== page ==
The Burton, Ohio, company tested the Great Lakes Growers Express program in the summer of 2018 with salad home deliveries, according to a news release. Owner and CEO John Bonner said the service was successful with no adverse effects to the products.
Since then, the company developed a website and streamlined the process for incoming orders.
“Without question, I have lofty goals for the service and I’m confident it will grow quickly, but our company was built on the ideal of consistently delivering quality at a price that is affordable to our customer,” Bonner said in the release. “We will grow the service as fast as demand dictates while maintaining our ideals.”
The new service doesn’t signal a major shift in Great Lakes Growers’ business model, according to the news release. Although the company supplies grocery stores, some consumers don’t live nearby them or don’t have the time to shop.
“Furthermore, produce like lettuce and herbs are not represented well in the meal kit home delivery market because of how they are procured and how long they spend in transit before they ever reach the consumer,” Bonner said in the release. “We grow everything hydroponically right here in our own greenhouse and ship our produce to our customers the same day their order is harvested.”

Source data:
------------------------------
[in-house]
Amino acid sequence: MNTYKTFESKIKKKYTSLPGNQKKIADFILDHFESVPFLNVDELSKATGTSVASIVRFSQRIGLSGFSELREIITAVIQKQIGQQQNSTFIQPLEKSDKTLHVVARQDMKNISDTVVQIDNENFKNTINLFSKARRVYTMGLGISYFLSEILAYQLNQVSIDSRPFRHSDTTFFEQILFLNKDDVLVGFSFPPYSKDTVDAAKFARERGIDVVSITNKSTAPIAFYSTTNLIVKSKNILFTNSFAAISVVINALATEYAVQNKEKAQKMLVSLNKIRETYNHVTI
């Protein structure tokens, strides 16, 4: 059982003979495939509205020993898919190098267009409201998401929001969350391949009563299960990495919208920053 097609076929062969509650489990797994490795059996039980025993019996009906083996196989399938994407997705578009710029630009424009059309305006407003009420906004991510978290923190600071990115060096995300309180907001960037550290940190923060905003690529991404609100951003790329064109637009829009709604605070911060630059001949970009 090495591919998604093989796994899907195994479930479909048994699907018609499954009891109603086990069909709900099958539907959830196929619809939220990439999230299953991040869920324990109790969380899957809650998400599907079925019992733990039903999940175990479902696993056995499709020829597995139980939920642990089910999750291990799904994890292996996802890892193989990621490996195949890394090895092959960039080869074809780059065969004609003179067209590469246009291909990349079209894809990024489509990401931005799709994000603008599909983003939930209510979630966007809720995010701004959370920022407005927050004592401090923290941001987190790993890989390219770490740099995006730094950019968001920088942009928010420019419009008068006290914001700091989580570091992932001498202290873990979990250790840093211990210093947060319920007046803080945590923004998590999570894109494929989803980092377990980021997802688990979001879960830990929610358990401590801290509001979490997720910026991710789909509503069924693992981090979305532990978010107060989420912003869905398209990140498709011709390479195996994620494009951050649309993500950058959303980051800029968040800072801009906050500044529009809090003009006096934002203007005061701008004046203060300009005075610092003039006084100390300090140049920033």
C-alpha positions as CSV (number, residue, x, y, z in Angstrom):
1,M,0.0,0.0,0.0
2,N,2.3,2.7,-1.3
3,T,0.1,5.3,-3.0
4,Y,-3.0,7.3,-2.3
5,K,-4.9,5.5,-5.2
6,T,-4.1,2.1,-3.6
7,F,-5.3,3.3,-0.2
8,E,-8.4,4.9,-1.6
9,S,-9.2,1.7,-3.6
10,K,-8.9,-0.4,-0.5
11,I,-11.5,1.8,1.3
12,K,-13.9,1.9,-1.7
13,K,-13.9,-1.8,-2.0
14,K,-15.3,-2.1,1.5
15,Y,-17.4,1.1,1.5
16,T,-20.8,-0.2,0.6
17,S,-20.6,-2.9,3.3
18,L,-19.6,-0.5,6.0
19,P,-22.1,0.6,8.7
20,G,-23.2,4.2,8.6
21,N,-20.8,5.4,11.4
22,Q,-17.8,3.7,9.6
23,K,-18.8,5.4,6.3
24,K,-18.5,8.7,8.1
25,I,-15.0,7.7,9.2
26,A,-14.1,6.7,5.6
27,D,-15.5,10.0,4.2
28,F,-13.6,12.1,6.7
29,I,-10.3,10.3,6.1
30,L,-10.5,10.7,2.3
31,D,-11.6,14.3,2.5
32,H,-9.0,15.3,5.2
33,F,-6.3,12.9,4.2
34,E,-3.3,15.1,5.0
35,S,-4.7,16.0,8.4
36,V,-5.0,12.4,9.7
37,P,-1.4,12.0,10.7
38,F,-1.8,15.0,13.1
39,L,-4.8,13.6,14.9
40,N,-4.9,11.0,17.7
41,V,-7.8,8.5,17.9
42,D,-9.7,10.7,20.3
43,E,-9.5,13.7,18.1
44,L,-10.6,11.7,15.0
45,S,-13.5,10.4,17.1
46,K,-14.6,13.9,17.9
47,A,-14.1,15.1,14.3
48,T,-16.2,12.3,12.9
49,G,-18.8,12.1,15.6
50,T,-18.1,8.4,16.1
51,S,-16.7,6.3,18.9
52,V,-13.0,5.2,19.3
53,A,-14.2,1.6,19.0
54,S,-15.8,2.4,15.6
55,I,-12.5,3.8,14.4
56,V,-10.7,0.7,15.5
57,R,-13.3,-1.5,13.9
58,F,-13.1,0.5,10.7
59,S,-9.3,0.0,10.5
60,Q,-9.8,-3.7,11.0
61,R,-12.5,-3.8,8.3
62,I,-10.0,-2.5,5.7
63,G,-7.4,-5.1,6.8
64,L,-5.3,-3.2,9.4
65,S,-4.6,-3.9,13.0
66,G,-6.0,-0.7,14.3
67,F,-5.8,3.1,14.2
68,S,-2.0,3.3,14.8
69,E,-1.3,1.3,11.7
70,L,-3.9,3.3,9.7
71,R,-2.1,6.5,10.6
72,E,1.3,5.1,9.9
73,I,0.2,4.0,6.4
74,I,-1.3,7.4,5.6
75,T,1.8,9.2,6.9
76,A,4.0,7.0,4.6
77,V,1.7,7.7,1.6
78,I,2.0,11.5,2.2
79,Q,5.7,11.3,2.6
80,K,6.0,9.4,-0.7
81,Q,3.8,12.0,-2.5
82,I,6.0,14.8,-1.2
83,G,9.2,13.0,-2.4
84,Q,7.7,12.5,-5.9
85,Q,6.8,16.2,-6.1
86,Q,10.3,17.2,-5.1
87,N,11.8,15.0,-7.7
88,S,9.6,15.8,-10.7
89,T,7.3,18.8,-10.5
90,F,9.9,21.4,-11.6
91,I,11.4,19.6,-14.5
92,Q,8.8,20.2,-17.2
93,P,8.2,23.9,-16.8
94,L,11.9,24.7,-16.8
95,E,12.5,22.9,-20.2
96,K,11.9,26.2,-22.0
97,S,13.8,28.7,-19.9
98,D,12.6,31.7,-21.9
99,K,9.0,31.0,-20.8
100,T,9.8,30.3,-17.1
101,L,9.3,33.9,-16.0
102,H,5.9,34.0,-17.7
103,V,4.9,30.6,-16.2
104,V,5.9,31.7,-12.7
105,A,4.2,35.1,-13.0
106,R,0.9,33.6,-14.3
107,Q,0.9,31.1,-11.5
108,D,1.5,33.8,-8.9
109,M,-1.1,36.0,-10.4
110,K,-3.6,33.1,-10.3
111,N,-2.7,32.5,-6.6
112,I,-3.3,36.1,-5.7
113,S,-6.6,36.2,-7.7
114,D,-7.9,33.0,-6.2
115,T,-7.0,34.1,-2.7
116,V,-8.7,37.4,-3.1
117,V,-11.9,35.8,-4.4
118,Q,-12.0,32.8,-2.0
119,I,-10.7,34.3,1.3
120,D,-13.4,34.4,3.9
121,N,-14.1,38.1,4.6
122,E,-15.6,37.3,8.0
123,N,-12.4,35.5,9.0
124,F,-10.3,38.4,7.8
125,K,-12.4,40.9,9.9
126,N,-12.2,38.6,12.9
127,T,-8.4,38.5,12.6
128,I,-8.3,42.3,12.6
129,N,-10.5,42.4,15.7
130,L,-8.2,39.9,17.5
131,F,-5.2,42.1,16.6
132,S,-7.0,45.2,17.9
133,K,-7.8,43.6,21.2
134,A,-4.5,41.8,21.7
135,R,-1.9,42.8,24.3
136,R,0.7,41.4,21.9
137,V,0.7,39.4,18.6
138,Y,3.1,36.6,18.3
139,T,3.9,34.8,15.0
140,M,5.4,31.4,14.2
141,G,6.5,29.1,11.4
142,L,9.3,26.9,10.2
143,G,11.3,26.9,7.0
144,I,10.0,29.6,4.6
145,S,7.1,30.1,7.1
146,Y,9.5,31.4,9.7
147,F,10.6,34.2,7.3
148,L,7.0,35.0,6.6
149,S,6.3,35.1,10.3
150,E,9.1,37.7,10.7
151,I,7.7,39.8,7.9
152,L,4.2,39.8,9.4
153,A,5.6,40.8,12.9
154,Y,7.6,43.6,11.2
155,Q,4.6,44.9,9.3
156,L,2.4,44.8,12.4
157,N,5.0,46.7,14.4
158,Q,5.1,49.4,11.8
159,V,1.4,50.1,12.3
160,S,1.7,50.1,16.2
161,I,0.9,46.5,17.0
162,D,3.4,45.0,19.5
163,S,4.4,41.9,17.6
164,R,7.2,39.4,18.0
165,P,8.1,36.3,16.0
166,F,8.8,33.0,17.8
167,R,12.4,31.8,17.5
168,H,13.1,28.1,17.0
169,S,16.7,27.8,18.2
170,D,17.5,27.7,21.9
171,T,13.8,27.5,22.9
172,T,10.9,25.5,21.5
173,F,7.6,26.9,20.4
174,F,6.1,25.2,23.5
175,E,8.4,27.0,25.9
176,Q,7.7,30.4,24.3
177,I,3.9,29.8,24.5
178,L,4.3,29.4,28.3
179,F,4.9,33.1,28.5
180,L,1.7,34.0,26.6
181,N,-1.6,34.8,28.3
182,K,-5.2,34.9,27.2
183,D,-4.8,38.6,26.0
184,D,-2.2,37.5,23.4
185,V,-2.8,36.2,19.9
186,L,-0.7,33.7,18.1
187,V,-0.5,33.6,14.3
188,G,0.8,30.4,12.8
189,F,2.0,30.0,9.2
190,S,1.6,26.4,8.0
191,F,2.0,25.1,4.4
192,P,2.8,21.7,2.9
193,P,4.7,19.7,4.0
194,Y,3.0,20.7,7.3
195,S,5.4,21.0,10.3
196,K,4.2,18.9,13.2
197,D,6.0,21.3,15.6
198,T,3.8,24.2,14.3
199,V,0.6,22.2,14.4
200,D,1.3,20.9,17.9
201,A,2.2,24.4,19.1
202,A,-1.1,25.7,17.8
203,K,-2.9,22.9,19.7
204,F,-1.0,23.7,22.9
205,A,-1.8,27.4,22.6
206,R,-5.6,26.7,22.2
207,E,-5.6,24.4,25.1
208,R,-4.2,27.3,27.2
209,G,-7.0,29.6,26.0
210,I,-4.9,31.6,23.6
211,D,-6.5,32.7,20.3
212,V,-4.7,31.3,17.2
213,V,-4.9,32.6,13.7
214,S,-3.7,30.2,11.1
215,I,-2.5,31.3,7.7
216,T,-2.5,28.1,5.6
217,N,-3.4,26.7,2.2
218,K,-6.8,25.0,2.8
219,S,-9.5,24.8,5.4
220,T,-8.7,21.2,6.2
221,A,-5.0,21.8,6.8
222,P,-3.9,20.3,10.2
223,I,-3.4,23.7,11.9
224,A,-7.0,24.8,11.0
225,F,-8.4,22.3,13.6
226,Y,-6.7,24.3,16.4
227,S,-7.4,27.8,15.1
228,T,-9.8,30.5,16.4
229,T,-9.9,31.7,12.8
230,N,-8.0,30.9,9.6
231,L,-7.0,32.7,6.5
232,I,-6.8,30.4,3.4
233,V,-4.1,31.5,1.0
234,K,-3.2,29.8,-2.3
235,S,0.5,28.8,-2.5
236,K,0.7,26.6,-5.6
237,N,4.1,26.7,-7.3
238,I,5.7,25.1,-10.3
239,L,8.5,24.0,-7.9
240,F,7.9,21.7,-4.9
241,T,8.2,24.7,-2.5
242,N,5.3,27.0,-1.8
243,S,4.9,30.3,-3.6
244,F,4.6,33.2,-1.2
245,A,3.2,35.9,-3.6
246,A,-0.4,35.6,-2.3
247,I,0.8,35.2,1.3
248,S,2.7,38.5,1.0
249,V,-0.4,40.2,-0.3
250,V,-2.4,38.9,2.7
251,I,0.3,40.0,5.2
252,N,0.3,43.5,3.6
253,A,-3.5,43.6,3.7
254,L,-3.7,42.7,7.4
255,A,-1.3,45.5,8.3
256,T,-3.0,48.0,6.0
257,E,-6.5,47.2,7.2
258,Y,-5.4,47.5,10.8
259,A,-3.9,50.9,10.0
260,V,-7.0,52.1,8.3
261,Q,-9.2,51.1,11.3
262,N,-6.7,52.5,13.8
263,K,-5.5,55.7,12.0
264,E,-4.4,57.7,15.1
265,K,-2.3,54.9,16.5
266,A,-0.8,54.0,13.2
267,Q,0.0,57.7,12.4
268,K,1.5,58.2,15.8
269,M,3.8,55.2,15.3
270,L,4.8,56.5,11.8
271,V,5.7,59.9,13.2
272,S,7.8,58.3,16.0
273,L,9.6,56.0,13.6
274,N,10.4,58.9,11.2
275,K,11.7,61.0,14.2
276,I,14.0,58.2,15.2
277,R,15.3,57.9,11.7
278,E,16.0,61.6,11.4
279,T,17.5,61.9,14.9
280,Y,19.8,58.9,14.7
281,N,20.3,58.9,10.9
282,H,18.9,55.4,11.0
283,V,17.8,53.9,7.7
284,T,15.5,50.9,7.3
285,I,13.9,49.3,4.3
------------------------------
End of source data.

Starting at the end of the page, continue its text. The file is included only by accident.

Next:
Great Lakes Growers grows and markets “living lettuce” products with the roots still attached to the plants, giving them extra shelf life, according to the release.
Orders are collected throughout the week, with a Sunday deadine, and orders are picked and shipped by UPS on Tuesdays for a Wednesday arrival, according to the Great Lakes Growers Express website, https://www.greatlakesgrowersexpress.com/.
The company is doubling the size of its operation to 160,000 square feet, with a projected completion this summer.